If you’ve looked into underwater camera accessories or aftermarket additions, there’s a seemingly endless array of light, flashes, housings, lenses, trays, grips, etc, that are all “essential” to taking great photos underwater. The truth of the matter is, as long as you have a basic understanding of how light works underwater and know how to compose a photo—and a camera that is either waterproof or has a housing, you don’t really need anything. A camera is a camera, and no amount of accessorizing will guarantee you a better image. A good image isn’t created from cameras and accessories, it’s created by the photographer’s understanding of light and composition. That being said, there are a few things that actually do make a difference in your overall underwater images, so long as they are combined with a basic understanding of underwater photography. Here are a few things we recommend as aftermarket purchases for our favorite underwater camera, the Olympus TG-6.
The Olympus TG-6 is already waterproof to about 50 feet or 15 meters. However, we strongly suggest purchasing an underwater housing for the camera as an added precaution. The TG-6 cameras are durable and very well built, but it would be a real bummer if you accidentally forgot to lock the little door where the battery & SD card go after downloading the images, causing a flood and destroying your camera.
The most reasonably priced housing on the market that’s really well built is the Olympus housing. It’s small enough to fit in one hand, but the added size does help stabilize your hand in the water making for smoother video clips and an easier time focusing on your subject. There are some other housings out there that are better in some ways, but they are significantly more expensive as they are made out of heavy-duty aluminum. If you just want an added barrier between the saltwater and your precious camera, the Olympus housing is perfectly suited for the job.
Wide Angle Lens
If you’ve been reading our blogs about underwater photo tips you’ll see we are big fans of wide-angle images as opposed to macro or reef fish photos. The main reason being, as snorkelers we have the best perspective for shooting incredible reef scenes and large marine life like mantas, whalesharks, and turtles who spent a good deal of their time right up in the shallows, if not at the surface. Macro subjects are just so small and require a serious amount of effort, skill, and a solid set of lungs in order to be able to dive down to them and capture them well.
If you already have a housing, there are a few really solid wide-angle lenses that fit the threads of the Olympus housing. The camera has a 62° lens, which is not very wide where wide-angle photography is concerned. A wide-angle lens really starts with a field of view around 90° but is most commonly around the 120° mark and wider. There is a range of high-quality lenses that fit the Olympus housing that range in price and field of view.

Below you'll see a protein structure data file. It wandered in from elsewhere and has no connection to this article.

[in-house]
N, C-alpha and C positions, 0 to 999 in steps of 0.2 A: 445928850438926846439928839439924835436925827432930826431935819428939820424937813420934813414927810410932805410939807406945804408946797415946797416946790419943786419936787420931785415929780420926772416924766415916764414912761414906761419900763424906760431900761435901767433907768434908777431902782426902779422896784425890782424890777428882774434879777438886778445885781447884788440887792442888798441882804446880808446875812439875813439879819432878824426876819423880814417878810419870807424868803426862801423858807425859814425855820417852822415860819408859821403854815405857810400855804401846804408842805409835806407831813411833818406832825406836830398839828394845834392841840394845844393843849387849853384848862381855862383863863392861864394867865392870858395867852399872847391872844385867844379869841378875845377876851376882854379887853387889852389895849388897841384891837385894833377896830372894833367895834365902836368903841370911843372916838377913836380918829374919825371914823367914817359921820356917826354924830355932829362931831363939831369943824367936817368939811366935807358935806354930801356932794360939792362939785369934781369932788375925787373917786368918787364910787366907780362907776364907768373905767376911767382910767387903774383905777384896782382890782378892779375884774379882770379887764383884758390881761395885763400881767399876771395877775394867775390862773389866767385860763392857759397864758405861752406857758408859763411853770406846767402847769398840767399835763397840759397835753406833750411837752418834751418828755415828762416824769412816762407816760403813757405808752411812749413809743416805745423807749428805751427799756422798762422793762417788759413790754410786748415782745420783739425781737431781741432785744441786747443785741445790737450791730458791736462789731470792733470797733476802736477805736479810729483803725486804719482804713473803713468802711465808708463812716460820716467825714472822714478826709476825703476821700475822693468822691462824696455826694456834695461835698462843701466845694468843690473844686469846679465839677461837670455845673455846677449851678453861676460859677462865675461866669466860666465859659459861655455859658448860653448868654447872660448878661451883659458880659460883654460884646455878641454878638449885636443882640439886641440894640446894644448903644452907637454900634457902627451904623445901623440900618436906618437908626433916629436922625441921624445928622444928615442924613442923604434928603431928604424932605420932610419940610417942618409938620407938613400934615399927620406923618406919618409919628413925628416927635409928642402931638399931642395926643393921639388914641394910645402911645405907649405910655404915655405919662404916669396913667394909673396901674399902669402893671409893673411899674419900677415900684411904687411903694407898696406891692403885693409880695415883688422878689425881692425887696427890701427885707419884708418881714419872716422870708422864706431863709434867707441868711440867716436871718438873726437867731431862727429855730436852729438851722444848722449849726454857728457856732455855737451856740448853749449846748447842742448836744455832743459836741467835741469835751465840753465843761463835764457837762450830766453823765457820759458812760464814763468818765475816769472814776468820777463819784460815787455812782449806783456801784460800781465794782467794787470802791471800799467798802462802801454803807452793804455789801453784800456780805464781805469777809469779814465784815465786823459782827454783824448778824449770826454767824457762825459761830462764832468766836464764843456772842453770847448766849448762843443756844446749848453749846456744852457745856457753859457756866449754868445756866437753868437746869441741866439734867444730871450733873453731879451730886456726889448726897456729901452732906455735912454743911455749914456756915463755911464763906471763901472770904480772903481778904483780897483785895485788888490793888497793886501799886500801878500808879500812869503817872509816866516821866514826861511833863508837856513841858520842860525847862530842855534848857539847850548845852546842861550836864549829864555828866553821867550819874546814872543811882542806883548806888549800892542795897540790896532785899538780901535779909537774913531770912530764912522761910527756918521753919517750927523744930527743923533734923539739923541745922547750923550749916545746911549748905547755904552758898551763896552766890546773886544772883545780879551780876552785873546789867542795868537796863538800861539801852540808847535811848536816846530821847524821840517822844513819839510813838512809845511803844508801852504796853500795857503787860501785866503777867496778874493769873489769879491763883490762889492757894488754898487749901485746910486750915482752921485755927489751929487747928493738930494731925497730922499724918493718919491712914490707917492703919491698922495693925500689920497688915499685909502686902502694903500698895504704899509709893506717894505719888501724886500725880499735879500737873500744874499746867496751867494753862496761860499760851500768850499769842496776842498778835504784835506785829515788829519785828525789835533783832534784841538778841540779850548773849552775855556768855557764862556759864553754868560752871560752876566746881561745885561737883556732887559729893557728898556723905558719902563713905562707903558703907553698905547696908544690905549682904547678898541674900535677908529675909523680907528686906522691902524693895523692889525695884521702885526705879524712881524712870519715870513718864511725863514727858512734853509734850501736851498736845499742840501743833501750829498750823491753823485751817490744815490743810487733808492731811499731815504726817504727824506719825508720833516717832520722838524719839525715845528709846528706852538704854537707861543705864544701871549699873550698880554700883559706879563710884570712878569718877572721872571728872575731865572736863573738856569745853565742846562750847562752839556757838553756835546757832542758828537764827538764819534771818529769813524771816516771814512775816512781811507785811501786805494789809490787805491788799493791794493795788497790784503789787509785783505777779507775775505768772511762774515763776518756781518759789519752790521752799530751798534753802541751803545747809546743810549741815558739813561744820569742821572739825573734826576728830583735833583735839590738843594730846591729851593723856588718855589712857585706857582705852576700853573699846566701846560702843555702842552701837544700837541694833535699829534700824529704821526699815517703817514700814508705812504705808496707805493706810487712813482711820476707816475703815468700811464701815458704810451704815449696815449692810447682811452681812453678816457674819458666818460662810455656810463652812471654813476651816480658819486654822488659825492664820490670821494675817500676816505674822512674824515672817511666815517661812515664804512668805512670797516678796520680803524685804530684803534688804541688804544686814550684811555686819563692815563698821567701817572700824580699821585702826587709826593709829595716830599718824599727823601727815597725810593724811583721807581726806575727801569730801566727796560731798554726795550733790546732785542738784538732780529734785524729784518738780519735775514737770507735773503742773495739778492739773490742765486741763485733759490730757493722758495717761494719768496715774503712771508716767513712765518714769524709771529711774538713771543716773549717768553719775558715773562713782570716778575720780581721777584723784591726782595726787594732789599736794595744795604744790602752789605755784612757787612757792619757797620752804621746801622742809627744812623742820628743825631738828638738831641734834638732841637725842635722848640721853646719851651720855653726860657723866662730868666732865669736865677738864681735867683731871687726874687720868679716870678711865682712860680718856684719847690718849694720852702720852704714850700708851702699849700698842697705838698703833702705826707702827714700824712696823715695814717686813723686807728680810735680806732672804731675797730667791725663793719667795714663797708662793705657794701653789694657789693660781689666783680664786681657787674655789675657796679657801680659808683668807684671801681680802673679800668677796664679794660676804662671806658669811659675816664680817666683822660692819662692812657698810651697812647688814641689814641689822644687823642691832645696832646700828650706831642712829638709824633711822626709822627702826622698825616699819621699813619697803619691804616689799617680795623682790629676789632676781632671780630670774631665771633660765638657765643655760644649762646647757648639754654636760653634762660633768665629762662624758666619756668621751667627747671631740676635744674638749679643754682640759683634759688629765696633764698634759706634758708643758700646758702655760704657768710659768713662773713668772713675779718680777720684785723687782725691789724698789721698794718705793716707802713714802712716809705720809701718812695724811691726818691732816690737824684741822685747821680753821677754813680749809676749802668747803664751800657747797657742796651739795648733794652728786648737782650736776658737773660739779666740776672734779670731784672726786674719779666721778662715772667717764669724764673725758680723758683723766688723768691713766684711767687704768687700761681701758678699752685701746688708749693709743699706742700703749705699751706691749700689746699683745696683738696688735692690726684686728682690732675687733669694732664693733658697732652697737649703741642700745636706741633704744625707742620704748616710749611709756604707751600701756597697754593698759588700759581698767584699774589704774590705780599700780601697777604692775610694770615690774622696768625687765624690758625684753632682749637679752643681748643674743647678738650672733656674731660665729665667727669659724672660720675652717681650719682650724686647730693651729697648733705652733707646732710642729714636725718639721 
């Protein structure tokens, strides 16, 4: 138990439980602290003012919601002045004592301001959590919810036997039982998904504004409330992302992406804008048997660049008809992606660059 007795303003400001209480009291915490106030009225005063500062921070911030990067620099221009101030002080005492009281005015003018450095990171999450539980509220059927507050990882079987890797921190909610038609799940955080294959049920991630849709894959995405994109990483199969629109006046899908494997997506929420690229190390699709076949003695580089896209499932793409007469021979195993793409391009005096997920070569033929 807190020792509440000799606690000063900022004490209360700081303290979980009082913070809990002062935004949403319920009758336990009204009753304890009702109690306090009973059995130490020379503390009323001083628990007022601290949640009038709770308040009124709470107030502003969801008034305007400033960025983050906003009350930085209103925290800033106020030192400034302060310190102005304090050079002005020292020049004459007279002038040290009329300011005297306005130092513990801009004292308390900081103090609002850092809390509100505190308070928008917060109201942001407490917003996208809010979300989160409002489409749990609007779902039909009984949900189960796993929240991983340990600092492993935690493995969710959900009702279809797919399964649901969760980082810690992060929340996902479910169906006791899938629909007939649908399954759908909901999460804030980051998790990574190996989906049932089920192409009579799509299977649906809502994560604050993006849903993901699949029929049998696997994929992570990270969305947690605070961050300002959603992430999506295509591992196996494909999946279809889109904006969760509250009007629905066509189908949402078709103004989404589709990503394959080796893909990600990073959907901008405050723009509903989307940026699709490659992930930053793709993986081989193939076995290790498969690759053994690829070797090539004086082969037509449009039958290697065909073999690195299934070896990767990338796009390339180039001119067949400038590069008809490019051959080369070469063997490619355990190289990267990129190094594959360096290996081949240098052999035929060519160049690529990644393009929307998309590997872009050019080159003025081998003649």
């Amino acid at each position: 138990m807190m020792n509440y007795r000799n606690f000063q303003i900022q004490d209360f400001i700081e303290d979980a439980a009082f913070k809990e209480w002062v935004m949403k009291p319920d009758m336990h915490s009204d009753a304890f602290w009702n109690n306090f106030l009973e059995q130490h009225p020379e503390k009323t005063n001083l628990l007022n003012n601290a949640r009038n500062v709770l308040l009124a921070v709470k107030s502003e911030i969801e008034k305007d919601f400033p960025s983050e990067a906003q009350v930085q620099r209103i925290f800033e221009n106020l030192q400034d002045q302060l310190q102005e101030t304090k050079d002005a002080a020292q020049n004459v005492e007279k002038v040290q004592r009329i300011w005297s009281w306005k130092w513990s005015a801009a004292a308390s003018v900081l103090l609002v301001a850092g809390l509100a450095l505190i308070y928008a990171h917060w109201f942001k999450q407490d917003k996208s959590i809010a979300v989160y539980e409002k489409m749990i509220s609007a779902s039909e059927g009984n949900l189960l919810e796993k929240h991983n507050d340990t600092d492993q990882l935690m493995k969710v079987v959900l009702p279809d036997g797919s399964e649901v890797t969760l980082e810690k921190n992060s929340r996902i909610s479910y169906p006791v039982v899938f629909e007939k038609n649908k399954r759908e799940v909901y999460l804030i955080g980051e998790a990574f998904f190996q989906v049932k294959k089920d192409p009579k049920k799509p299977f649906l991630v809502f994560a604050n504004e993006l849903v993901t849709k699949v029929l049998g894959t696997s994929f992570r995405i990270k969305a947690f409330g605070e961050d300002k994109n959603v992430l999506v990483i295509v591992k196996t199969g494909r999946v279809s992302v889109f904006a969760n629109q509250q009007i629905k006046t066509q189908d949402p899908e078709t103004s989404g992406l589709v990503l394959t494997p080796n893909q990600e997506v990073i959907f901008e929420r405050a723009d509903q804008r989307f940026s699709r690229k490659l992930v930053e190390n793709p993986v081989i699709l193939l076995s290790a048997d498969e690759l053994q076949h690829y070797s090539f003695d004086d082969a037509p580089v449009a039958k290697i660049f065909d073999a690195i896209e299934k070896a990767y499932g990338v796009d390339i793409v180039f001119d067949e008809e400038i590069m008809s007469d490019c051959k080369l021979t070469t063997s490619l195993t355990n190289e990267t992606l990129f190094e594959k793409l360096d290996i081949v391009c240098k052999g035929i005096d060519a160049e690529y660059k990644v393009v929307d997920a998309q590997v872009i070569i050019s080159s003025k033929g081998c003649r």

If you don’t have a housing, there is still one good option for a wide-angle lens that works on land and underwater. If you are searching online for cheaper options, you will find plenty, but more than likely the quality will be quite poor and you’ll get a heavy black ring or a vignette around the entire image and you’ll have to zoom in to get rid of it…abolishing the whole purpose of a wide-angle lens. Not to mention the fact that the Olympus FCON-T01 Fisheye Converter is constructed of materials meant to be taken underwater.
Our recommended place to purchase these lenses, as well as the housing, is Backscatter Underwater Video & Photo.
Backscatter does not carry this lens but it can be found on Amazon, just make sure you get the required adapter as well otherwise it won’t mount on the camera.
To learn more about why wide-angle lenses are so important you can check out this blog here.
Lights are one of the most popular underwater camera accessories, they are relatively cheap, there are a ton of different options, and come with a very promising sales pitch of being able to bring out the natural color of the reef. The one thing missing from the product description is that underwater lights, no matter how powerful, are only effective when the subject is less than a foot away and relatively small. One or two underwater lights are never going to illuminate an entire reef or a manta. It might help bring some color to a shrimp or a nudibranch if you can get within 6 inches of it, but that’s about it. The only thing an underwater torch is great for is night snorkeling where it will help you see the reef, but not photograph it. One final point for not purchasing a torch for the purposes of underwater photography, we are snorkelers visiting tropical destinations, which means, nearly all of our subjects are bathed in the natural light of the sun and no underwater torch is really needed, especially when we are white balancing.
To find out about what white balance is and how it helps bring out the natural colors of the reef, check out this blog.